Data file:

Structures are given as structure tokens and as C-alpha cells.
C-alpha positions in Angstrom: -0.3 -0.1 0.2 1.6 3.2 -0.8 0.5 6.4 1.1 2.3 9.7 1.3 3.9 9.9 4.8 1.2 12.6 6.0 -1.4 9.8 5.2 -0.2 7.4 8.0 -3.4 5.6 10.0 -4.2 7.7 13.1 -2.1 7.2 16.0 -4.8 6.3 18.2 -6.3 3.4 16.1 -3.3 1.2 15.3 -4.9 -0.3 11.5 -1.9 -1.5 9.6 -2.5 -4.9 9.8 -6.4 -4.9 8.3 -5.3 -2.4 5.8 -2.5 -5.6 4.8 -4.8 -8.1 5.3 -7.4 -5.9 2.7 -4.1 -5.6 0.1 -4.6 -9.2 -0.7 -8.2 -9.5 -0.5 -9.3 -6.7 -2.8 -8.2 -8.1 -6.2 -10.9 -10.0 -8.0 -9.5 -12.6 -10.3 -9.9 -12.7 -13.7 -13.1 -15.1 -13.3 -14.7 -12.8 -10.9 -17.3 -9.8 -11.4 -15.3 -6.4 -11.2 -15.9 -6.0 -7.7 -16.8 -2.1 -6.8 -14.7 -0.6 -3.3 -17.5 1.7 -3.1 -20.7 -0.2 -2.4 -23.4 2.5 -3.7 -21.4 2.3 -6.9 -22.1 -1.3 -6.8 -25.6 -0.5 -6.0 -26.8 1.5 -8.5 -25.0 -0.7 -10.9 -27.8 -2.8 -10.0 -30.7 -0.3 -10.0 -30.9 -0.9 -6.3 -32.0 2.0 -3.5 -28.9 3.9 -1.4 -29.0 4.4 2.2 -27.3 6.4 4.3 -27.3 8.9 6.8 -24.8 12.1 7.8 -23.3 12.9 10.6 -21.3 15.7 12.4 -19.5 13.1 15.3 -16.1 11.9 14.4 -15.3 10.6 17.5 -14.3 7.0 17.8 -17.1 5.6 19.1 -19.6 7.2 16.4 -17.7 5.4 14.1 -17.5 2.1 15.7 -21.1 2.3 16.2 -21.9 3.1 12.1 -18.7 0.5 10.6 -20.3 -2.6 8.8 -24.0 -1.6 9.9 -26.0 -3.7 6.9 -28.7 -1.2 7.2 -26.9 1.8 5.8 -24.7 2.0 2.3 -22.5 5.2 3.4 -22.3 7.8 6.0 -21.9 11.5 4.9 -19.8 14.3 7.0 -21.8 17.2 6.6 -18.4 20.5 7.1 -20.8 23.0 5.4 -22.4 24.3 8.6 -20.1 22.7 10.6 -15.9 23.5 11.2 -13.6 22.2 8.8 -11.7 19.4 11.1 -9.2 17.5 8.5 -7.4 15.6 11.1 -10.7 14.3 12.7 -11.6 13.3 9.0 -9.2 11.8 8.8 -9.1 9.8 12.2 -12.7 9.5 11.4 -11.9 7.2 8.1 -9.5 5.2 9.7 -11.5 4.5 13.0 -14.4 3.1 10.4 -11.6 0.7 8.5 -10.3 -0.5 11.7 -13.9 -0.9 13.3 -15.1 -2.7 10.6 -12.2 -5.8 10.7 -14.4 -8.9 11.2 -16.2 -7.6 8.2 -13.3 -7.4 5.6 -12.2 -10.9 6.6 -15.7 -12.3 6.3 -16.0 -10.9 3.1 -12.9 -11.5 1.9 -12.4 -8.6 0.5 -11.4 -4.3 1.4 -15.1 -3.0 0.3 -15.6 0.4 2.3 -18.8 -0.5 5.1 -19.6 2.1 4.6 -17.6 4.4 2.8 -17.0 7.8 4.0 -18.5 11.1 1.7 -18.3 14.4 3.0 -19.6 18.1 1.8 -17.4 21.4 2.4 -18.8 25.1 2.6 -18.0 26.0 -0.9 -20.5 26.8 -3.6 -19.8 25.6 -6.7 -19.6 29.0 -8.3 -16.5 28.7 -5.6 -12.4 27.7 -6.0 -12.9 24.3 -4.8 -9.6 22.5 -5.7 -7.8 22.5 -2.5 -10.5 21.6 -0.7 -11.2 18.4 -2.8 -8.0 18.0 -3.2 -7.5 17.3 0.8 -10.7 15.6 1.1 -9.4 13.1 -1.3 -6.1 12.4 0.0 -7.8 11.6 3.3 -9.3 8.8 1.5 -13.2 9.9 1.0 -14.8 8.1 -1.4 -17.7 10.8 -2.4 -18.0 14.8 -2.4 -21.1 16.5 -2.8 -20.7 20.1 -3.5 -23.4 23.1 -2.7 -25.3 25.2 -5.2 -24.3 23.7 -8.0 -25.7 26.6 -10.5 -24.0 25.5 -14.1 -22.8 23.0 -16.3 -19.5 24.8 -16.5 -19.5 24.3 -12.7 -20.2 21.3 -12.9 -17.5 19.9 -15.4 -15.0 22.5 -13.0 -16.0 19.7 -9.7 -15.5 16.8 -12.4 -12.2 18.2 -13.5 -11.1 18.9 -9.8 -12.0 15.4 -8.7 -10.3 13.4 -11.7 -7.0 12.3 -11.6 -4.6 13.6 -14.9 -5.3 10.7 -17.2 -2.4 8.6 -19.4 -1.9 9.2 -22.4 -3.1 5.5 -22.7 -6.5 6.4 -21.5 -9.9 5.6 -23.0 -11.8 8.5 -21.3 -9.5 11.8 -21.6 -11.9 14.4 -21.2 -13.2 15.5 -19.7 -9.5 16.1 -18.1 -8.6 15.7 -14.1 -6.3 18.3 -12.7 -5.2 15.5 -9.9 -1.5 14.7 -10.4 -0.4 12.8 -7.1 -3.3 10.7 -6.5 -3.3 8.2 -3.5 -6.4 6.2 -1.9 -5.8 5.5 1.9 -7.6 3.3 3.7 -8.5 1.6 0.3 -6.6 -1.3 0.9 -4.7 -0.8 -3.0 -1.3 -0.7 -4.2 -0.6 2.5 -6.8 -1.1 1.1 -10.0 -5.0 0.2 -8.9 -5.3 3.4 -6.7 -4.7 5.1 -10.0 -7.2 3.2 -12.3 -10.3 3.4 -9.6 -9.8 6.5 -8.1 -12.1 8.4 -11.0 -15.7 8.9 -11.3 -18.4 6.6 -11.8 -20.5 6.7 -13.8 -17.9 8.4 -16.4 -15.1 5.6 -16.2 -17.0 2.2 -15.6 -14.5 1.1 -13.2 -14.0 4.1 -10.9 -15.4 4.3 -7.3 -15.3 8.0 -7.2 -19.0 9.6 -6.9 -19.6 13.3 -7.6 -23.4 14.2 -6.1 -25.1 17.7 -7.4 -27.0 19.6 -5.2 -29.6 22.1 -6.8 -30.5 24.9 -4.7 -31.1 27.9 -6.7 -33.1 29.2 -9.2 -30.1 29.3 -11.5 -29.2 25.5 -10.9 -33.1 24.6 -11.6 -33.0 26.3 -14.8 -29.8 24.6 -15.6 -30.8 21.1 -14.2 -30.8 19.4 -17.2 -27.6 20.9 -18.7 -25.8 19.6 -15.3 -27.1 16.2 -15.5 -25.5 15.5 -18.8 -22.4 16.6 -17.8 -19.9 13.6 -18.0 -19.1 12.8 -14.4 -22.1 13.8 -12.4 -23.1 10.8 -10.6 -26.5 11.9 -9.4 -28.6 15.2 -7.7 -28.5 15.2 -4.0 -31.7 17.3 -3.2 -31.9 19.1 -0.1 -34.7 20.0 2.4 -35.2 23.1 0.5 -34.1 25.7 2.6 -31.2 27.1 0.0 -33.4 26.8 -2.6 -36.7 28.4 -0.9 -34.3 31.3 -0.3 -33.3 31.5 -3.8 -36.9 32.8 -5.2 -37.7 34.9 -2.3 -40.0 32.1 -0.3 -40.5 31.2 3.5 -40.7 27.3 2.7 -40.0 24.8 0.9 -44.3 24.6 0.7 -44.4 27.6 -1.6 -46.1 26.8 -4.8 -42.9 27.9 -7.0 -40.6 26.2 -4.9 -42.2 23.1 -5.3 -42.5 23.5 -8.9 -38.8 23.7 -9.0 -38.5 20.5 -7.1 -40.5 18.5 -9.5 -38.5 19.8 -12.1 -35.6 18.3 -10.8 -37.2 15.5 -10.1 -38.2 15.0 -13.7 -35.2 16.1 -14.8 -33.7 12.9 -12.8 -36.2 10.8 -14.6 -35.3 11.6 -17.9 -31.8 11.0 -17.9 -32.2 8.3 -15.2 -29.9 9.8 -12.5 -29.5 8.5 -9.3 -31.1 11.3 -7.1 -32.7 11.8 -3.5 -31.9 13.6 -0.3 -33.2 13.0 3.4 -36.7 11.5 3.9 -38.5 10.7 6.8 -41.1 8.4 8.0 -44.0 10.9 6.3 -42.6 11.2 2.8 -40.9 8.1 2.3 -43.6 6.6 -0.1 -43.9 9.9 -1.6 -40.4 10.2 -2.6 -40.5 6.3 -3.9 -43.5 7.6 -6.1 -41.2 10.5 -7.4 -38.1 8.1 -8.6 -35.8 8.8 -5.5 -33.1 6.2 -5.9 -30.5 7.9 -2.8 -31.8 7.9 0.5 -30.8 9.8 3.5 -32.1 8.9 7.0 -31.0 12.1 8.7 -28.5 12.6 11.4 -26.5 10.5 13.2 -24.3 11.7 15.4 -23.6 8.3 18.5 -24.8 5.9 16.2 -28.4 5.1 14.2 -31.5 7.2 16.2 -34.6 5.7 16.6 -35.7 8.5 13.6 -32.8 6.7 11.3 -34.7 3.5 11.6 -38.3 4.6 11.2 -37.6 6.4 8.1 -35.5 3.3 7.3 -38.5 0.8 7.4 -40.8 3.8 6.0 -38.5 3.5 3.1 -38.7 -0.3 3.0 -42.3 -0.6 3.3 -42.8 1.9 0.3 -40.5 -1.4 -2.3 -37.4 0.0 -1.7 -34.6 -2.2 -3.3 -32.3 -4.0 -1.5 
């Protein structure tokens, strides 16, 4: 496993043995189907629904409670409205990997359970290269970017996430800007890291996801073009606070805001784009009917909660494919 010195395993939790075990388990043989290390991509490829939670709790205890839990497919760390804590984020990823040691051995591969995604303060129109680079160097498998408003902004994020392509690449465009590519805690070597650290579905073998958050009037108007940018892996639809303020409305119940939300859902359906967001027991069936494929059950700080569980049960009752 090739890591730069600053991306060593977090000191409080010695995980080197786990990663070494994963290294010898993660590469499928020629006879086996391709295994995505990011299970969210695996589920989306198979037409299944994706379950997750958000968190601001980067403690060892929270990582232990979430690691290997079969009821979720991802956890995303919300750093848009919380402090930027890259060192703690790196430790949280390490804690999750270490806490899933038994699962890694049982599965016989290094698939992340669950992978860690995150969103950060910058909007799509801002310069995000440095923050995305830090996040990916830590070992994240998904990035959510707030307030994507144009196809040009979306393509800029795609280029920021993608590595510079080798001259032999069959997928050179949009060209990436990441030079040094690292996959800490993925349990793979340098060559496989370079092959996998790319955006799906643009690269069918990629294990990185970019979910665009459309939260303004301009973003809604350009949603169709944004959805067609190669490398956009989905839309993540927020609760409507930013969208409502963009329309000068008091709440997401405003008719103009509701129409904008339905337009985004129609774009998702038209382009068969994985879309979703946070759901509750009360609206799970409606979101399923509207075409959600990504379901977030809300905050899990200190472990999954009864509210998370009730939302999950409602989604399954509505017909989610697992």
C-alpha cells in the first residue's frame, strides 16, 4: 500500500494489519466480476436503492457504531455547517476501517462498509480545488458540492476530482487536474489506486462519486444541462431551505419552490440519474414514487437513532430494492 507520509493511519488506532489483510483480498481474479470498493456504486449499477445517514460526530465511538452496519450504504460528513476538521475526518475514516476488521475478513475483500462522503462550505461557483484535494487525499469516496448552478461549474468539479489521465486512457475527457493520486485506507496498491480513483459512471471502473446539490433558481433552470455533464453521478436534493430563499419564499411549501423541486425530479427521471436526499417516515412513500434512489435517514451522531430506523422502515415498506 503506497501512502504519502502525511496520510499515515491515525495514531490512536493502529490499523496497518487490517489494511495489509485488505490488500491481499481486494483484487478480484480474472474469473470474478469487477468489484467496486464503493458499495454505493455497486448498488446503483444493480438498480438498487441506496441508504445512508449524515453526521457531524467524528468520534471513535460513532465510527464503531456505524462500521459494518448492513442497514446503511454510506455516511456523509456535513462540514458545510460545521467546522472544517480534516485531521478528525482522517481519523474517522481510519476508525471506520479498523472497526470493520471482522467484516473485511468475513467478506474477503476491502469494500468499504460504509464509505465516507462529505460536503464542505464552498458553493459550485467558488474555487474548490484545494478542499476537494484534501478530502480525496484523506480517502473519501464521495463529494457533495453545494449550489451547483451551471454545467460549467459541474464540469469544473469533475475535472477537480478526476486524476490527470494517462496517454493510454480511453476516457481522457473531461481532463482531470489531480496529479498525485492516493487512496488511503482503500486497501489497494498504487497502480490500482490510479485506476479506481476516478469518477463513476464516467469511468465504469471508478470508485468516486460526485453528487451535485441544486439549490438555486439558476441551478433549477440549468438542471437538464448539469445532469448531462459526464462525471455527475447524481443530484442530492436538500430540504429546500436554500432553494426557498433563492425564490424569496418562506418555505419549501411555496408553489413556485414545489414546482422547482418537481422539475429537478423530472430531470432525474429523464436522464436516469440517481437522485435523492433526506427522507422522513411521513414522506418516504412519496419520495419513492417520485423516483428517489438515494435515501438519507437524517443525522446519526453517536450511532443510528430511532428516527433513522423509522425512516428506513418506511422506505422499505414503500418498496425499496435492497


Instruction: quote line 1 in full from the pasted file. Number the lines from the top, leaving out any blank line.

Structures are given as structure tokens and as C-alpha cells.